Trabzon: The Gem of Turkey’s Northeast

Get ready to be enchanted by Trabzon in Turkey. As a principal city of the Karadeniz region, Trabzon excels on all fronts: cultural, historical, and visual and given the once-influential location on the ancient Silk Road between latter-day Europe and Asia, the Venetians, Genoese, Greeks, Ottomans, and Russians frequently visited.

Today, Trabzon city centre is an essential and active destination in Turkey, thanks to economic and commercial trade that flows through its port. Just as notable is the elite status as home to the accomplished football team Trabzon Spor and as the Black Sea birthplace of Ottoman ruler Suleiman the Magnificent.

Trabzon also has many popular destinations, natural wonders, photographic opportunities packed with fascinating heritage, and oceans of greenery that have helped the city acquire the 'cleanest city' tag in Turkey and now draw in tourists looking for healthy retreats.

Additionally, over the last five years, more and more Middle Eastern nationalities have flocked to invest in real estate. So, let's look at the city centre, the surrounding areas and its prominent place in the Black Sea region of Turkey.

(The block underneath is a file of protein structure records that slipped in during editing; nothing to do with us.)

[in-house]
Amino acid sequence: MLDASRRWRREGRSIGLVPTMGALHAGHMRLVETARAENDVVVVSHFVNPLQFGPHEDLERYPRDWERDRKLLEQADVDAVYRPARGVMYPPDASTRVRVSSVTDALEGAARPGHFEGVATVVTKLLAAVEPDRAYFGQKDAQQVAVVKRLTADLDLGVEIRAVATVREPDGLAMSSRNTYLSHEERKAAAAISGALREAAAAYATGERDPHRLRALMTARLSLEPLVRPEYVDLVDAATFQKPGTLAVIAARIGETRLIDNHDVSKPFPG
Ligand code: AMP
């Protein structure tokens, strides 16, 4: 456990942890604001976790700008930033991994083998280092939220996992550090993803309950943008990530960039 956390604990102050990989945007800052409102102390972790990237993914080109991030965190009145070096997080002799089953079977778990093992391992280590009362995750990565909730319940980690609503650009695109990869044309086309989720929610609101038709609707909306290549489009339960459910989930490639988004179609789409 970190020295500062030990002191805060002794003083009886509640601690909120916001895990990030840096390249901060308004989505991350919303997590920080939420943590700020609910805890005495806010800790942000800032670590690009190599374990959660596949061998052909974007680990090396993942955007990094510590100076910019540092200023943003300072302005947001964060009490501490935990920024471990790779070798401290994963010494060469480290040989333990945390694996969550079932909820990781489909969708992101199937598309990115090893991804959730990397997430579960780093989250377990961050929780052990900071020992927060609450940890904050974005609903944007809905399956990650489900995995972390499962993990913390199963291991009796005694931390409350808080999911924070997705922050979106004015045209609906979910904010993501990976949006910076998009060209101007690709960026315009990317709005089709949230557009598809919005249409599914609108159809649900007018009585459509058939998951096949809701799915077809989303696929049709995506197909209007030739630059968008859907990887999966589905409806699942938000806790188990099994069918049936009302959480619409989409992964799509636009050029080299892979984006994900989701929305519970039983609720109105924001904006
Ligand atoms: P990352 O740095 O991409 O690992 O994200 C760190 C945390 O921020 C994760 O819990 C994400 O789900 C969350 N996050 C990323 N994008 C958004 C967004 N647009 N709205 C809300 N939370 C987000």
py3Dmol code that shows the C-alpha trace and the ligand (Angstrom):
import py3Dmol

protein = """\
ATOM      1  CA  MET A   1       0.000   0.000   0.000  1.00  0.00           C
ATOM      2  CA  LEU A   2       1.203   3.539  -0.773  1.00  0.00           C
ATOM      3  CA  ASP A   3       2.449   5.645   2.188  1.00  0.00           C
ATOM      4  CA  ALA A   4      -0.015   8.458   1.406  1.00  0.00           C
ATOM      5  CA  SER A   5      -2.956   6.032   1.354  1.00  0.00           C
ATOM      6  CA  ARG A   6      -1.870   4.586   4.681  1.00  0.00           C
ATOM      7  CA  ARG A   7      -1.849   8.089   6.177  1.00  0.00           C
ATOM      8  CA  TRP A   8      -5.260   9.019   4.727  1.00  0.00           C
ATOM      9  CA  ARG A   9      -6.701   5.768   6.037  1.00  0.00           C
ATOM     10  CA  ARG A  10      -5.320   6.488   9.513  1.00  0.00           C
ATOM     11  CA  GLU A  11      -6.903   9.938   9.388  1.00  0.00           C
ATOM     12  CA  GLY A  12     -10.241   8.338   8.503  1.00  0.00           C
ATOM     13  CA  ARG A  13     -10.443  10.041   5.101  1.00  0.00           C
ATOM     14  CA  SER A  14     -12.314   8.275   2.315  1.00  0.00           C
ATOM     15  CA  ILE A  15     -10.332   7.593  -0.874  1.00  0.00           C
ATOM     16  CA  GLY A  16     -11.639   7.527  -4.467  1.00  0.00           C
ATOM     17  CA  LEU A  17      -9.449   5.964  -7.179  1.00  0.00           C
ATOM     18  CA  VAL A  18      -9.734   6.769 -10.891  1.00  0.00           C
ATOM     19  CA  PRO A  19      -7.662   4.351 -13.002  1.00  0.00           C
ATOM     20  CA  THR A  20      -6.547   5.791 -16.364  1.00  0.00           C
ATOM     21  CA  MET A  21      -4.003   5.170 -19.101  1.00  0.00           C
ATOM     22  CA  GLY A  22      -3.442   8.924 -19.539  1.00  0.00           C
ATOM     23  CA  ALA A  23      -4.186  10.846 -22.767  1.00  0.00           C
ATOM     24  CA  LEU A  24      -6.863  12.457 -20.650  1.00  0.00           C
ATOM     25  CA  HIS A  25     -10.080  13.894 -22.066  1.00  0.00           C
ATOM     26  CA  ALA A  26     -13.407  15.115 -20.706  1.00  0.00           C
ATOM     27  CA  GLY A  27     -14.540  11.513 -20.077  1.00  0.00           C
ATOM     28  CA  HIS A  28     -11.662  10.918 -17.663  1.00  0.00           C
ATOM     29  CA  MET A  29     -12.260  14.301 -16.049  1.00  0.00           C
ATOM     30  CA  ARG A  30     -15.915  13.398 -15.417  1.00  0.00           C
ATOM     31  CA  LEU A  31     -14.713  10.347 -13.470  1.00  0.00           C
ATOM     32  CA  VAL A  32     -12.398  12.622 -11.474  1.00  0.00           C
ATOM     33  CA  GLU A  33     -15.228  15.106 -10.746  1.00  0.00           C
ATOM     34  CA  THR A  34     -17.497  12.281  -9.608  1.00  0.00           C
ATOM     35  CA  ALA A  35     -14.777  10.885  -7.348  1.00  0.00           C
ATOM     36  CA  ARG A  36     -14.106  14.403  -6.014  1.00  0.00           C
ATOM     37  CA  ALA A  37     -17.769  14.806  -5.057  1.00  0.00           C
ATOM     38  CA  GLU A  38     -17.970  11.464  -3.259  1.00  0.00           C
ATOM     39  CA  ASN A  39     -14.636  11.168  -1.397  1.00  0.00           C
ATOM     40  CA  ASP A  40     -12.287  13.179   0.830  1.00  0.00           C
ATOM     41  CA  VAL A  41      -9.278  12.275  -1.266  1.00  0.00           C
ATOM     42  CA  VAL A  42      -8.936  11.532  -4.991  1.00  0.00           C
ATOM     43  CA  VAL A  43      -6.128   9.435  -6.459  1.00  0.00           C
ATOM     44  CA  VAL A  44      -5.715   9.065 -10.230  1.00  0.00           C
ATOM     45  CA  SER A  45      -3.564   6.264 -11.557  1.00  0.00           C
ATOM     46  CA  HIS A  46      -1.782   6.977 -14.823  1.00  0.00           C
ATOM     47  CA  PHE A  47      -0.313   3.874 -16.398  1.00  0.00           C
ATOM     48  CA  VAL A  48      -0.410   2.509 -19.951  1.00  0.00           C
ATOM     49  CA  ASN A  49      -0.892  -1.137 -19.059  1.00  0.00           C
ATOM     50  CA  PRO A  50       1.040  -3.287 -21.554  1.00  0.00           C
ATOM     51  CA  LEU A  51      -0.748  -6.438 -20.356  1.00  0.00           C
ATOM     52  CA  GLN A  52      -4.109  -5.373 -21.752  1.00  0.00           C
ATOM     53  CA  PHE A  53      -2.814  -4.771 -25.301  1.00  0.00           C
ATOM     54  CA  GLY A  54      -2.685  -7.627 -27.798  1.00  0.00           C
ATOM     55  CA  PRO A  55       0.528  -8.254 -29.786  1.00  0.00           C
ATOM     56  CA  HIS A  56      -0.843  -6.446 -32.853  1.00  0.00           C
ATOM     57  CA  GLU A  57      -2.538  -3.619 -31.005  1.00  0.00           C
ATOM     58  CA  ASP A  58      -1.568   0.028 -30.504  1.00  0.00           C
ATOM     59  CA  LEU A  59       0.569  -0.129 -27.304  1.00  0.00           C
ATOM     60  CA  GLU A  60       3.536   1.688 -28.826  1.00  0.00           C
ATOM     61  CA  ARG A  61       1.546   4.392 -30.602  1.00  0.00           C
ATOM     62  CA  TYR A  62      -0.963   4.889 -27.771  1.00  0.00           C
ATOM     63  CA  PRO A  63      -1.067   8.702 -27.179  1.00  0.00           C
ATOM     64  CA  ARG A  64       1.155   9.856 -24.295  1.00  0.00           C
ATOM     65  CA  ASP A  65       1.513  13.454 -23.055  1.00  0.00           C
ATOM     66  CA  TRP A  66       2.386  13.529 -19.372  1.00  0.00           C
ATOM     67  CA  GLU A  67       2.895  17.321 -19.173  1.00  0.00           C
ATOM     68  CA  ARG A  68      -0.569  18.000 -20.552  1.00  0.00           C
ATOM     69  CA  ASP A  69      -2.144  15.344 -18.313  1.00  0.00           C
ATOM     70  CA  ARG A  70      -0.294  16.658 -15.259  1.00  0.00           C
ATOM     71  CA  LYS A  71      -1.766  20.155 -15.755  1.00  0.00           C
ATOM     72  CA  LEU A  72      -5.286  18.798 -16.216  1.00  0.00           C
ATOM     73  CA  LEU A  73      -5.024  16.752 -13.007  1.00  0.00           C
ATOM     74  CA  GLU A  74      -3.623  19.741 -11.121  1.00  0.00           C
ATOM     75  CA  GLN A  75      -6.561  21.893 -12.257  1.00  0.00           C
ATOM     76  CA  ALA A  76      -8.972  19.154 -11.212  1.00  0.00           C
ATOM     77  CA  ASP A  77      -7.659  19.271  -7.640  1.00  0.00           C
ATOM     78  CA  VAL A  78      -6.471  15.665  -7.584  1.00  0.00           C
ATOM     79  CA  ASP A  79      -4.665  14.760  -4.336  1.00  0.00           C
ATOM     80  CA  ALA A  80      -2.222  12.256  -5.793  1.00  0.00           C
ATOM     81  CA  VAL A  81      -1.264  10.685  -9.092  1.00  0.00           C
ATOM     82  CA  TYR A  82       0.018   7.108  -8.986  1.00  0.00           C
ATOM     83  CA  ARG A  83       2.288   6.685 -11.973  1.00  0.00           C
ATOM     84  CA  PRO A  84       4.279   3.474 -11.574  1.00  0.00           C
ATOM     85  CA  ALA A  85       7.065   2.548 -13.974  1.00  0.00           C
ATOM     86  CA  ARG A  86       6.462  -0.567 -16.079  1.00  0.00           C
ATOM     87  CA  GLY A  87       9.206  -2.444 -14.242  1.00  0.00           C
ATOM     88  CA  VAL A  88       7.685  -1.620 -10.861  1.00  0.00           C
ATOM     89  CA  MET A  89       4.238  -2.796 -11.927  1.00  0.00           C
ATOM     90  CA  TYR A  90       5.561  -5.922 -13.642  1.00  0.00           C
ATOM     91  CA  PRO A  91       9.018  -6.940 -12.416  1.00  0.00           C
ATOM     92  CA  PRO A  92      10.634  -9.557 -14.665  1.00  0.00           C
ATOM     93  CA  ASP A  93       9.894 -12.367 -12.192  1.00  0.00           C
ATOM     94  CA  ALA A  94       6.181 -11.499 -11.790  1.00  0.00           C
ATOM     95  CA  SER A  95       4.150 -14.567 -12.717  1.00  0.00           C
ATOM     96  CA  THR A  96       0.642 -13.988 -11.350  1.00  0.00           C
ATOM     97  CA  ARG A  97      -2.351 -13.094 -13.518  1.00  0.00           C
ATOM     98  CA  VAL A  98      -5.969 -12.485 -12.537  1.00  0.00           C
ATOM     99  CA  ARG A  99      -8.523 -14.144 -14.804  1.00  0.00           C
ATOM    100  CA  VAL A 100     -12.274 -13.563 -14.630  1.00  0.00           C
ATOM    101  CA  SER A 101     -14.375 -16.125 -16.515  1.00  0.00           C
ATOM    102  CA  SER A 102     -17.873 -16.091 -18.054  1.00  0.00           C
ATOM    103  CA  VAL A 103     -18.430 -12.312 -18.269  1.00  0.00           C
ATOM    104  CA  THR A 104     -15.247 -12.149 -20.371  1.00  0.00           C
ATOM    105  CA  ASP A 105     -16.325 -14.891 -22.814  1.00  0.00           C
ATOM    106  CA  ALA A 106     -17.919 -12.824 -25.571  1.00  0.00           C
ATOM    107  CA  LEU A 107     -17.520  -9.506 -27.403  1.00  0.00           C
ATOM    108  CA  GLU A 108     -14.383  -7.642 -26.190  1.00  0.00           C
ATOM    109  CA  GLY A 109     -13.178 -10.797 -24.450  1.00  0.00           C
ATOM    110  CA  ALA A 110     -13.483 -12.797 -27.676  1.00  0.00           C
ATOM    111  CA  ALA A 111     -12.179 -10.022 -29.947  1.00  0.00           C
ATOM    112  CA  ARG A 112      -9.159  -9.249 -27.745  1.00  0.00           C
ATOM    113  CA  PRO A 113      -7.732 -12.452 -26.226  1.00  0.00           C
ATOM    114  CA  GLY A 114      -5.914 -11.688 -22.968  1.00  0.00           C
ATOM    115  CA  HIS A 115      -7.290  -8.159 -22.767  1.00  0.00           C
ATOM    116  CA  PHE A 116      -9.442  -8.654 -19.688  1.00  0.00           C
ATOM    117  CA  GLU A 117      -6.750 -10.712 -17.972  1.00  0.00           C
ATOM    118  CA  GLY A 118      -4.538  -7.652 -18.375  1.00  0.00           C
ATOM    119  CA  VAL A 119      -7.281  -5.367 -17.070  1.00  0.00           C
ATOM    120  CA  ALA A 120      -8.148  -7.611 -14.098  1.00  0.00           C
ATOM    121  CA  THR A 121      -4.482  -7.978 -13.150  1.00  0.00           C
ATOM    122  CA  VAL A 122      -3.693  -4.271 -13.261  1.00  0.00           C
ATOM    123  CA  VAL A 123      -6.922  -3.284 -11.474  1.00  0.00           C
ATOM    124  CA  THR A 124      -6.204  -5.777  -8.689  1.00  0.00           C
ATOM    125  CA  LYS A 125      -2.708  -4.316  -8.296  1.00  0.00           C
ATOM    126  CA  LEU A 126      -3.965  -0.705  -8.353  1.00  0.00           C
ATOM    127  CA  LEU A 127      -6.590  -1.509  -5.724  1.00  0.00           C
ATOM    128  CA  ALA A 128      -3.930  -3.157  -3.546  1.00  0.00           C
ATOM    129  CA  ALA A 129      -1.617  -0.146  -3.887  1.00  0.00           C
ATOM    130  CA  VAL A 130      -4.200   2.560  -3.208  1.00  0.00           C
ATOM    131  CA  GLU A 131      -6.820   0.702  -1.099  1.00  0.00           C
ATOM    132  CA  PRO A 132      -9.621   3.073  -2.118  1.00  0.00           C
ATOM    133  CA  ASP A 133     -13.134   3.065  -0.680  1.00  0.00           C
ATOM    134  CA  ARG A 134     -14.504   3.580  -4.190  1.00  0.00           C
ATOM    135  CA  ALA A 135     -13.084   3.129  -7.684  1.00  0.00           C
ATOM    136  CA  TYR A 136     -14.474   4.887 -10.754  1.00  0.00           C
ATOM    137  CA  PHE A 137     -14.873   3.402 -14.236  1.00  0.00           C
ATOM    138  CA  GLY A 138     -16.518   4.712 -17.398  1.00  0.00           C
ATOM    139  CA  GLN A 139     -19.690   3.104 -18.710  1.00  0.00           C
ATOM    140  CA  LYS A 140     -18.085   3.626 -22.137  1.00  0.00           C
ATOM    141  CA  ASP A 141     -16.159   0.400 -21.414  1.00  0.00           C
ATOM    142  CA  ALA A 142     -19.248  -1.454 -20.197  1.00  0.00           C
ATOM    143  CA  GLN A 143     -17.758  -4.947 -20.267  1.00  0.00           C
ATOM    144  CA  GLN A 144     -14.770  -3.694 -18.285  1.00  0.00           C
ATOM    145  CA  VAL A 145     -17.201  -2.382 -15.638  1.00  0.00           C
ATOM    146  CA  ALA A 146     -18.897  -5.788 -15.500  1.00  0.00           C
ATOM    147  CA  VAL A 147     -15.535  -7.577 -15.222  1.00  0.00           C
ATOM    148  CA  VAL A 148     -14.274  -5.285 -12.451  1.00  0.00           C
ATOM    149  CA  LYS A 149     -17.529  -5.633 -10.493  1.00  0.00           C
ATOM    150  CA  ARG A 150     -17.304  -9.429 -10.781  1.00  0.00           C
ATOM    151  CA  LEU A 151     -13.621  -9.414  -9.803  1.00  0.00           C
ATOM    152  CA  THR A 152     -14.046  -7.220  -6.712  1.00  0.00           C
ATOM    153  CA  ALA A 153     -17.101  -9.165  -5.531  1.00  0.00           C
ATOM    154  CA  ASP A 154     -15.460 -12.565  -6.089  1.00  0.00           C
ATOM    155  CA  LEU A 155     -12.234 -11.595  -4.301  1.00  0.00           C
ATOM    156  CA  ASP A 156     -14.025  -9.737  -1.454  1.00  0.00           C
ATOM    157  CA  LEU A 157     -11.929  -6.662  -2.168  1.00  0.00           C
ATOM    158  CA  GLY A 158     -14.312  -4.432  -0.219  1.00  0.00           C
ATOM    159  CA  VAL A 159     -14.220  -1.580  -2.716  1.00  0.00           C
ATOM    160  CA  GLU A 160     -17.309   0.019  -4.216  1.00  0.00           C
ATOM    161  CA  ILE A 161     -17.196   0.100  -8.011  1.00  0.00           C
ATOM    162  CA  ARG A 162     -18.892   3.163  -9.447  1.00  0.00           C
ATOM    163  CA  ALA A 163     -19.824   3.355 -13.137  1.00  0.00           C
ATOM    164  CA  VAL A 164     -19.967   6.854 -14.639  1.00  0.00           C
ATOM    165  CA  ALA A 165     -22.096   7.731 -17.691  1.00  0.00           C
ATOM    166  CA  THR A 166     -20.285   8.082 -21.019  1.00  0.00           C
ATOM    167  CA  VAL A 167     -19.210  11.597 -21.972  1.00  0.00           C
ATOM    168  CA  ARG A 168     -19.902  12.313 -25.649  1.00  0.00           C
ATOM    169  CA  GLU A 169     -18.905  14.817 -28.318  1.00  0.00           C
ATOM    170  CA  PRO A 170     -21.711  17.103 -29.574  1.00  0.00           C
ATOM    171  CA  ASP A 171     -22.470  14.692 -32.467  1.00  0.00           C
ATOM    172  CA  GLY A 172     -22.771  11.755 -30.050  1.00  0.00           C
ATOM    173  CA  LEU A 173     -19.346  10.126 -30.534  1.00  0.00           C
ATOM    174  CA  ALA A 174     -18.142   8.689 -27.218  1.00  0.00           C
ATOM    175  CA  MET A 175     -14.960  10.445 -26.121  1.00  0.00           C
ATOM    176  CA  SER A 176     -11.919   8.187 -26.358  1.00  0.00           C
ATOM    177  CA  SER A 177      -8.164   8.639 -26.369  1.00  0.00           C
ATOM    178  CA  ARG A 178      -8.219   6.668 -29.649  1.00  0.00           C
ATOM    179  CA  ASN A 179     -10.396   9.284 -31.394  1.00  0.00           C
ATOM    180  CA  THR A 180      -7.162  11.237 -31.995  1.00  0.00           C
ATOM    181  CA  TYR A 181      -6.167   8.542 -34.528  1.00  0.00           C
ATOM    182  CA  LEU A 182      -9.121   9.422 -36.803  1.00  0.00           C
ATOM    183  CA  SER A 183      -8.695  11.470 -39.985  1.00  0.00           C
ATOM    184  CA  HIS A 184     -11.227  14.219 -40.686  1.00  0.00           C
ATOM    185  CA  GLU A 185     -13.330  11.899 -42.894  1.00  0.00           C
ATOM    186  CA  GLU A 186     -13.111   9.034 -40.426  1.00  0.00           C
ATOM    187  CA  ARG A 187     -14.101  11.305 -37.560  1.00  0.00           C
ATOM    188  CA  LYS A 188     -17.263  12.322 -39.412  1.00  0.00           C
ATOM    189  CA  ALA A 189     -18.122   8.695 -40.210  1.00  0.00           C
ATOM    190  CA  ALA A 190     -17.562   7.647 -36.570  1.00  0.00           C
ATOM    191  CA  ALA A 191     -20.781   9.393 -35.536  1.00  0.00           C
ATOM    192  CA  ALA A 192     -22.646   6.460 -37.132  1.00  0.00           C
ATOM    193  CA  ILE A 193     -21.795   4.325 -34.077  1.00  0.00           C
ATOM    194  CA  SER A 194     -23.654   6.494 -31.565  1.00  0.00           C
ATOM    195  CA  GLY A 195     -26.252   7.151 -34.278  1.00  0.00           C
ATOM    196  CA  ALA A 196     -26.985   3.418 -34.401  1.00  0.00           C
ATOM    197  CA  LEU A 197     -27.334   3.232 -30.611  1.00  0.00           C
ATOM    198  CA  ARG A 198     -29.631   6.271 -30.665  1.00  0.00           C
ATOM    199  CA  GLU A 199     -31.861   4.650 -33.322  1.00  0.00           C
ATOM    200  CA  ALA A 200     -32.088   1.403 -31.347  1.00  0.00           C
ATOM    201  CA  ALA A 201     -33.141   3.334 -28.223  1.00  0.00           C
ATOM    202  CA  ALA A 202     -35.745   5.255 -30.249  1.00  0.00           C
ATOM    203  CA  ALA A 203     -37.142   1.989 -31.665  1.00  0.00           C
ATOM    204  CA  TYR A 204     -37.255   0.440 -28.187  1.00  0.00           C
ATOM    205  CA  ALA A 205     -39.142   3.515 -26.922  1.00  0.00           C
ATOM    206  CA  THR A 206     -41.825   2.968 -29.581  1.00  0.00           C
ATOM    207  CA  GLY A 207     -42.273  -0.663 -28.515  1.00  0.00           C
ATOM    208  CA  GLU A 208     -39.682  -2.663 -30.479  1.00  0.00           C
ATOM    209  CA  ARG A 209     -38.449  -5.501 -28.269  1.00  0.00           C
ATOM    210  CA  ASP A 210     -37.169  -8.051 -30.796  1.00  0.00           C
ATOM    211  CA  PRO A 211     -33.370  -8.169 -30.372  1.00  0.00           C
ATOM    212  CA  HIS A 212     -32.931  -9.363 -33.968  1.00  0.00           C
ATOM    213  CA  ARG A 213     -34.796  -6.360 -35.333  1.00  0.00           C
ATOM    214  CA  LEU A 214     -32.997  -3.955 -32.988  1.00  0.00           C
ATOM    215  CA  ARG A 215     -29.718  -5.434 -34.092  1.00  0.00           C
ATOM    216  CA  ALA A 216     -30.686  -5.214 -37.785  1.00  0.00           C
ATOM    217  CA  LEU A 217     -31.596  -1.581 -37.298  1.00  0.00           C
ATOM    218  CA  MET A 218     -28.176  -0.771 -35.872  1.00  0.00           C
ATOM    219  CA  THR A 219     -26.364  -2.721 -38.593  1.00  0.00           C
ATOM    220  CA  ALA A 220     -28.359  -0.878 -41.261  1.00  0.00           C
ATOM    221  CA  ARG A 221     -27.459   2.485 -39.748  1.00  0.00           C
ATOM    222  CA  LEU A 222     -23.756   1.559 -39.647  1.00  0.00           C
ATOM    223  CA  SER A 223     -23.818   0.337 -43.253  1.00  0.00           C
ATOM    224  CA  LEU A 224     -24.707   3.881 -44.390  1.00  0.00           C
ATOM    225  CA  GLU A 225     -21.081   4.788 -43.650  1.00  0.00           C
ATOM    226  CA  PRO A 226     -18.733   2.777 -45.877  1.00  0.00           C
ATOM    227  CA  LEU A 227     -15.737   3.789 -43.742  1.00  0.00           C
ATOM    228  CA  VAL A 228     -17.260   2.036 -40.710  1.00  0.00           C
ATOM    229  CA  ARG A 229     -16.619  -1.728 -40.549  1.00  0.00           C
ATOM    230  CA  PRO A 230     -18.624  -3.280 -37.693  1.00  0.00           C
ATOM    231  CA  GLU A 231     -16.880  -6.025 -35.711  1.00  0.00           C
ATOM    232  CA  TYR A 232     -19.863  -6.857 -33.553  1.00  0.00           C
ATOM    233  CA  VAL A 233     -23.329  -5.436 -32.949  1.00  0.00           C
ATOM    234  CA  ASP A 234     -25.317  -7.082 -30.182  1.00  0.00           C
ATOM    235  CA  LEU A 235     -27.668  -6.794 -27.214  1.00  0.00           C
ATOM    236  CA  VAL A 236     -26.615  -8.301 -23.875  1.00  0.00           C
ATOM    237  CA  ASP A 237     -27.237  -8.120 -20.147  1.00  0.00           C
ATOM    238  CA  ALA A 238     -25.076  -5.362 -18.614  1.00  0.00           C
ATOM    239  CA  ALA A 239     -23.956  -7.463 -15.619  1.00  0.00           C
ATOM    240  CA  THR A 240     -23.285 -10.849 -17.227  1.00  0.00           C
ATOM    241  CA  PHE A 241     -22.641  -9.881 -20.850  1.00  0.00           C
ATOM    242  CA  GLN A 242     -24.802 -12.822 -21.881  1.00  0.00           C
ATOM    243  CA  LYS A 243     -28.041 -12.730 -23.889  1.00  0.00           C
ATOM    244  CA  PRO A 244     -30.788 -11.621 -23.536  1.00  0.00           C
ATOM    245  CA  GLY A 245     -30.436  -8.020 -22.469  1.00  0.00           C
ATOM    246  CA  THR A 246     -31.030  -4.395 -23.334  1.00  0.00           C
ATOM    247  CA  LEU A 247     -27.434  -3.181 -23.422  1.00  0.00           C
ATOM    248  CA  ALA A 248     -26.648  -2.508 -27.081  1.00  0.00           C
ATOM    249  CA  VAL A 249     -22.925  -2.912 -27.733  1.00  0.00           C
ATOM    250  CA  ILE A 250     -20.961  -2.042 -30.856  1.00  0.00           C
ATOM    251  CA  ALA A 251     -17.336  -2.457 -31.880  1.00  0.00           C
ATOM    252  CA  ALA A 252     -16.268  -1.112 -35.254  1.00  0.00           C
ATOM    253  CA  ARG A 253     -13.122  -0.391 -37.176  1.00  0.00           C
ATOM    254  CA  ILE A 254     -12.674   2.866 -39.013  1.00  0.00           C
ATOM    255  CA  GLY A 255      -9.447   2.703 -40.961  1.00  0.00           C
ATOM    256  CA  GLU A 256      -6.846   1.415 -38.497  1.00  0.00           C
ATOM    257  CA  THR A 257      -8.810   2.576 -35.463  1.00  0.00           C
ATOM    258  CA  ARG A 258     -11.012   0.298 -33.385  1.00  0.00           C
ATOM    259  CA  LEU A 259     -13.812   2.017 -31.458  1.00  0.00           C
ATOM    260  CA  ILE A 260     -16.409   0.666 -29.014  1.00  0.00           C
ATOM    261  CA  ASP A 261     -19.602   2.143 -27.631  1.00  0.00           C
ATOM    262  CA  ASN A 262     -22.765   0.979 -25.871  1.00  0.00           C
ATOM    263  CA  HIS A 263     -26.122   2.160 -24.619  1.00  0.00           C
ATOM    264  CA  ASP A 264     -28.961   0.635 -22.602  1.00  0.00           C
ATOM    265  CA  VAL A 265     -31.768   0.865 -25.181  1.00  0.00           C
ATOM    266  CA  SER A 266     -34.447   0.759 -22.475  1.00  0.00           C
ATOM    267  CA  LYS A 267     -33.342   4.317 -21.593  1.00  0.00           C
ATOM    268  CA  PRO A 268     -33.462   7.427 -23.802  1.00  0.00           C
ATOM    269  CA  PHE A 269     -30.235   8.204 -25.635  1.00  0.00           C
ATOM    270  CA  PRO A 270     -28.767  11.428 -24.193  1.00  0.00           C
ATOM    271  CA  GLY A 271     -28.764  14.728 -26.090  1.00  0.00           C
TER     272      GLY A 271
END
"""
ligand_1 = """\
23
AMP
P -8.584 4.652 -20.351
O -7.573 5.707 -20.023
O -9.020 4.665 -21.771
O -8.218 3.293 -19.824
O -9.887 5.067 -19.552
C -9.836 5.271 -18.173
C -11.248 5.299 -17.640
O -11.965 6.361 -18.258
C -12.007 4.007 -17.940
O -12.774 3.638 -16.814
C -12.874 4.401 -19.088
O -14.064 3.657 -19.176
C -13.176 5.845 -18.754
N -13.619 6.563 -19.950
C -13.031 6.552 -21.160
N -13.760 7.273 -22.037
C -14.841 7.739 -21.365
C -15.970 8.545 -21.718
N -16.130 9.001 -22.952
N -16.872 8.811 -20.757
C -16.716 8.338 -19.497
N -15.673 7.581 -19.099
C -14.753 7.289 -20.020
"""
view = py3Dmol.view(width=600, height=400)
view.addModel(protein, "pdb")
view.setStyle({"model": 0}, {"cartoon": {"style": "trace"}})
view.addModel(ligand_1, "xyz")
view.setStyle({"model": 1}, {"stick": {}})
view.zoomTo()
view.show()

About Trabzon in Turkey

Playing Pivotal Roles in the Black Sea throughout History

The city was initially called Trapezus, and founded by Pontic Greek settlers in the 8th century BC. The Northeast location on the Black Sea coast of Turkey made Trabzon an essential hub for trade between Anatolia and the Caucasus. But Trabzon city reached its zenith during the Byzantine Empire.

Then in 1204, it became the capital of the Empire of Trebizond, a breakaway state from the Byzantine Empire. Trebizond flourished in art, culture, and commerce because the black sea location also made connecting the East and West on the ancient Silk Road crucial. This trade route allowed Trabzon to thrive economically, with goods from as far as China passing through its markets.

In the 15th century, Trabzon fell under Ottoman rule. During this time, it continued to be a key port for trade and a melting pot of cultures. Ottoman Sultan Mehmed II, also called Mehmed the Conqueror, was born in Trabzon, Turkey. He was born in Trabzon Castle on March 30, 1432, and then belonged to the Eastern Roman Empire (Byzantine Empire).